1 Like

Which ones do you use?

@mikehhhhhhh I had a similar problem and ended up wearing a wind breaking layer over my winter tights and the problem was solved.

Thanks for the suggestion. I’ve thought many times this year I didn’t go warm enough on my bib tights. I’m definitely planning on a warmer pair next year!

What did you use for a wind breaking layer?

@mikehhhhhhh They are sort of a nylon running pant that I have had for a while and actually was going to toss until for whatever reason I decided to put them over my tights and see if they would help. Basically they trap some air around the legs and also protect against the wind. They dry quick and may have some water repellancy but are more on the soft shell side so don’t make a lot of noise like a rain pant would.

1 Like

You need to keep your blood as warm as possible on the way to you feet. Your legs shouldn’t act as a heat exchanger whilst riding. Cold extremities can also mean you need warmer layers over your core, just as an insulated gilet. The feet shouldn’t feel cramped or compressed as that’ll cut the blood supply off.

Still air is one of these best insulators, this is why down is so good or windproofs work as they trap that still air against the body to keep it warm.

  1. Consider an extra insulated layer over your core to keep it warmer.
  2. Wear brushed windproof (on front) leggings to keep legs warmer
  3. Heated insoles already mentioned. The batteries last about 6 hours
  4. Consider neoprene toe covers over your existing shoes. These can be left on all the time without the faff of overshoes.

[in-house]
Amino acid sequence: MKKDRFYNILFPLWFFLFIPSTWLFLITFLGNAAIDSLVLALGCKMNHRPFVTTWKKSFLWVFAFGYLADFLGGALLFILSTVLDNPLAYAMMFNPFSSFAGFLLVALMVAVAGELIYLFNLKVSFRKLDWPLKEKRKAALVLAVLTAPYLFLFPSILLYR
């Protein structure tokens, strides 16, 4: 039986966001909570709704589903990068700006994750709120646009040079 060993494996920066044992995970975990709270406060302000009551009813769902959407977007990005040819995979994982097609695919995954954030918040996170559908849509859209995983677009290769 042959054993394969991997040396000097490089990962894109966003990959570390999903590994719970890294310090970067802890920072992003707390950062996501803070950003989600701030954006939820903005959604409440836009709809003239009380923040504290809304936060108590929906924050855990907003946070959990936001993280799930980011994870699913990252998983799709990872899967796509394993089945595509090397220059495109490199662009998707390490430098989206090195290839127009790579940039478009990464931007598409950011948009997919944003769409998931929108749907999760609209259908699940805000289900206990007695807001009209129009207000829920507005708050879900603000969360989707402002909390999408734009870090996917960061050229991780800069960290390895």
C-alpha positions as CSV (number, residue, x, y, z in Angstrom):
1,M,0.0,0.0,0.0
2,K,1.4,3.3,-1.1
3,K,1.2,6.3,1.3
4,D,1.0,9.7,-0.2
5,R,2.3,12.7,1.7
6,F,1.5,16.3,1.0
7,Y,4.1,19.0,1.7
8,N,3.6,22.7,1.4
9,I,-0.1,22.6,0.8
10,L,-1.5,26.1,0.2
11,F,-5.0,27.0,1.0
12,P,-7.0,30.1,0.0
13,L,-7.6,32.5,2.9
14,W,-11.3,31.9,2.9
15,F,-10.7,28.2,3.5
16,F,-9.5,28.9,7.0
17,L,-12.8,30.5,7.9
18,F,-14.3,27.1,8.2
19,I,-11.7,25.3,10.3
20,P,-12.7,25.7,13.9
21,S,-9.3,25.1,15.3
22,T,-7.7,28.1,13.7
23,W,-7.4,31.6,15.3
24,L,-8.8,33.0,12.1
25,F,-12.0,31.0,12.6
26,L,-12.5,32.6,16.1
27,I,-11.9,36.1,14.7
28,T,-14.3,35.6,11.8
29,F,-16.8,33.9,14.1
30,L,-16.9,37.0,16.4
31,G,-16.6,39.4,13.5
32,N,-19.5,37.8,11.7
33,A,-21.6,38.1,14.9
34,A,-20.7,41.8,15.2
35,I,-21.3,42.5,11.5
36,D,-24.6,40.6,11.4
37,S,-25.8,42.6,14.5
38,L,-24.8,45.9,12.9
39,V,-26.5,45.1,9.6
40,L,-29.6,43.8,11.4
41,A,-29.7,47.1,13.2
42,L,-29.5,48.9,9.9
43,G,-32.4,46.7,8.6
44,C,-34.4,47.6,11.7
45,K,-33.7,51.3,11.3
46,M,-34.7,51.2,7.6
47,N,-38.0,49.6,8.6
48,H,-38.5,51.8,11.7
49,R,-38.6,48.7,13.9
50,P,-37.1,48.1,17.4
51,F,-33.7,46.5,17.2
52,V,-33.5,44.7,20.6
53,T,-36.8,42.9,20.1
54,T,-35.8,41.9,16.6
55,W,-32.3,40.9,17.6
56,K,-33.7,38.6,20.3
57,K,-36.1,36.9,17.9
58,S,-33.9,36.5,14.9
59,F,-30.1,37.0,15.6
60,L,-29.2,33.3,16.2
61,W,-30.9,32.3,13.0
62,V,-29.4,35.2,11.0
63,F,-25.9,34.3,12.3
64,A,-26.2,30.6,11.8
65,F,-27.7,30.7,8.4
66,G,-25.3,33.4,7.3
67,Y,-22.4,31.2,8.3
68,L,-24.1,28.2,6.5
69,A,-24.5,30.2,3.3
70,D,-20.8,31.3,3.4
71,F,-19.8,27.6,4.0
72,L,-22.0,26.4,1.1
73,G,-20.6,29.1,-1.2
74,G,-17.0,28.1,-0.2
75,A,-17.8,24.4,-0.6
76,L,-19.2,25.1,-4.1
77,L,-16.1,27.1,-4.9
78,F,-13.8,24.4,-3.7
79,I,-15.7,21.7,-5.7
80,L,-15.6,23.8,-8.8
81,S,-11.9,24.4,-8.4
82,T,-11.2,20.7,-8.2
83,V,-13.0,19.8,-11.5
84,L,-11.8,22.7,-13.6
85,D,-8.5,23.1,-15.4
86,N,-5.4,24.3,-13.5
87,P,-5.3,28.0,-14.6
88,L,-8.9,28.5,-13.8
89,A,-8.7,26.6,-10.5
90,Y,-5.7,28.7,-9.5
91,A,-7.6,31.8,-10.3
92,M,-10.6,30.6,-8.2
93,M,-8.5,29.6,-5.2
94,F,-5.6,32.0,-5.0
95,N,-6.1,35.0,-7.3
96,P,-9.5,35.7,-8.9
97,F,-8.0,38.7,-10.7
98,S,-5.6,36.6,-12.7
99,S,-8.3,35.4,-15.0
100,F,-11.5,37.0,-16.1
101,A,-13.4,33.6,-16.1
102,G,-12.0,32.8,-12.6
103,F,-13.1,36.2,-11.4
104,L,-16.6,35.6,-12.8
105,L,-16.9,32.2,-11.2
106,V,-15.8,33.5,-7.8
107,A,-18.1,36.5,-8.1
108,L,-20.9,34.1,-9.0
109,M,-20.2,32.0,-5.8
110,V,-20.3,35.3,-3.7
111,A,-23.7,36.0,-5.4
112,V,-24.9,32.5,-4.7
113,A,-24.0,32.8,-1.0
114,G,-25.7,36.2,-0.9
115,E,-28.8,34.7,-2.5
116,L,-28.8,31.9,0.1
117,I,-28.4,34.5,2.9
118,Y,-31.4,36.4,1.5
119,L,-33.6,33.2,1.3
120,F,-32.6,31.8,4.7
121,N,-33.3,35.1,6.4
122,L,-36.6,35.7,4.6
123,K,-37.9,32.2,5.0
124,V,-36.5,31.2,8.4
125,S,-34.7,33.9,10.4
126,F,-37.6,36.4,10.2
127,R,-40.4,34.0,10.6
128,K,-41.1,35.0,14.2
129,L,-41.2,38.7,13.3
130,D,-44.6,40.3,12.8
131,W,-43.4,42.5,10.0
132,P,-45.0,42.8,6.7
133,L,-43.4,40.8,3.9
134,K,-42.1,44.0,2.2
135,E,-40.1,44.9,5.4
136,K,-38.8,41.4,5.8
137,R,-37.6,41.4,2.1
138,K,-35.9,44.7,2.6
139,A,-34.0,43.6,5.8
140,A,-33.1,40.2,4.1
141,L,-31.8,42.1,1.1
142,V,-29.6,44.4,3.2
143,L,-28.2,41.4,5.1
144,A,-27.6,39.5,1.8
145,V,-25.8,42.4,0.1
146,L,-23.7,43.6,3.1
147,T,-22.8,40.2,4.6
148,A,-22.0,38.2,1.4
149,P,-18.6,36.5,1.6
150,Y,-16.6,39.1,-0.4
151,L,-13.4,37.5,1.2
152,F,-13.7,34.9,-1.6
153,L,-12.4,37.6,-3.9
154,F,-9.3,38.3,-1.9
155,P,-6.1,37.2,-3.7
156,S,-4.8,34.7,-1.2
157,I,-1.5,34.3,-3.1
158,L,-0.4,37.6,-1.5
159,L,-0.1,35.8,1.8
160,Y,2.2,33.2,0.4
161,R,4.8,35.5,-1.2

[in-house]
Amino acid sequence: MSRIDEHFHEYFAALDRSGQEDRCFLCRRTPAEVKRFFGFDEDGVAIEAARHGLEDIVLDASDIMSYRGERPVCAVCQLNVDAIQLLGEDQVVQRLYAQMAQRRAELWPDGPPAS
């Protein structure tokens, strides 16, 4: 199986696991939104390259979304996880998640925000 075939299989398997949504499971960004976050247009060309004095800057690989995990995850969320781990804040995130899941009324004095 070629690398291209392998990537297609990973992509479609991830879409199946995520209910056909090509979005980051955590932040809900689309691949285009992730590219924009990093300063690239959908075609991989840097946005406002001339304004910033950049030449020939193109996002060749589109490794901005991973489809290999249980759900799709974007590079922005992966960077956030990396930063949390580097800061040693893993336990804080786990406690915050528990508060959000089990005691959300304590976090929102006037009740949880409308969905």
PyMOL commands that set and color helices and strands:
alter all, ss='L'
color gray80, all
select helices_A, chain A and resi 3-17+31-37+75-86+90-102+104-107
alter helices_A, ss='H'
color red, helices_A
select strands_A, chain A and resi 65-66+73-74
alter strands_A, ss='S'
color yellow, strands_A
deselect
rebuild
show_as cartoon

5. Consider mid ride cafe breaks to get warm and have a hot drink.
  6. Limit the length of your rides based on how long it takes for your feet to get really cold and suffer hot aches when they warm up.
  7. If you are stopped at a cafe loosen off your shoes to improve blood flow whilst you warm up.
  8. Have an extra insulation layer to throw on when stopped, so you don’t chill down when not moving.

Good luck finding a solution.

Have you checked what colour your toes/feet are, both when cold and warm (ideally on the bike in summer winter and off the bike)? Could be Reynaud’s, which causes poor blood flow in the digits and can be very painful.

Also have you tried compression socks? Make sure they give proper all-round compression and are up to the top of your calves.

I’ve poor circulation - heated socks are the best solution I’ve found. I’ve tried numerous socks and combinations of socks with my winter boots, but heated socks inside waterproof socks is the best option I’ve found.

I’ve poor circulation in my hands too, and have stumped up for heated gloves (managed to get the sealskinz ones on offer).

n=1 I find my hands are worse starting off before my core is warm. So I start with the gloves on, turn off (and sometimes on intermittently when my body temp drops). I find my feet are worse towards the end of a spin/ several hours in, so I turn on my socks at that stage until I’m in the shower.

Bertchat honing edition, strongest battery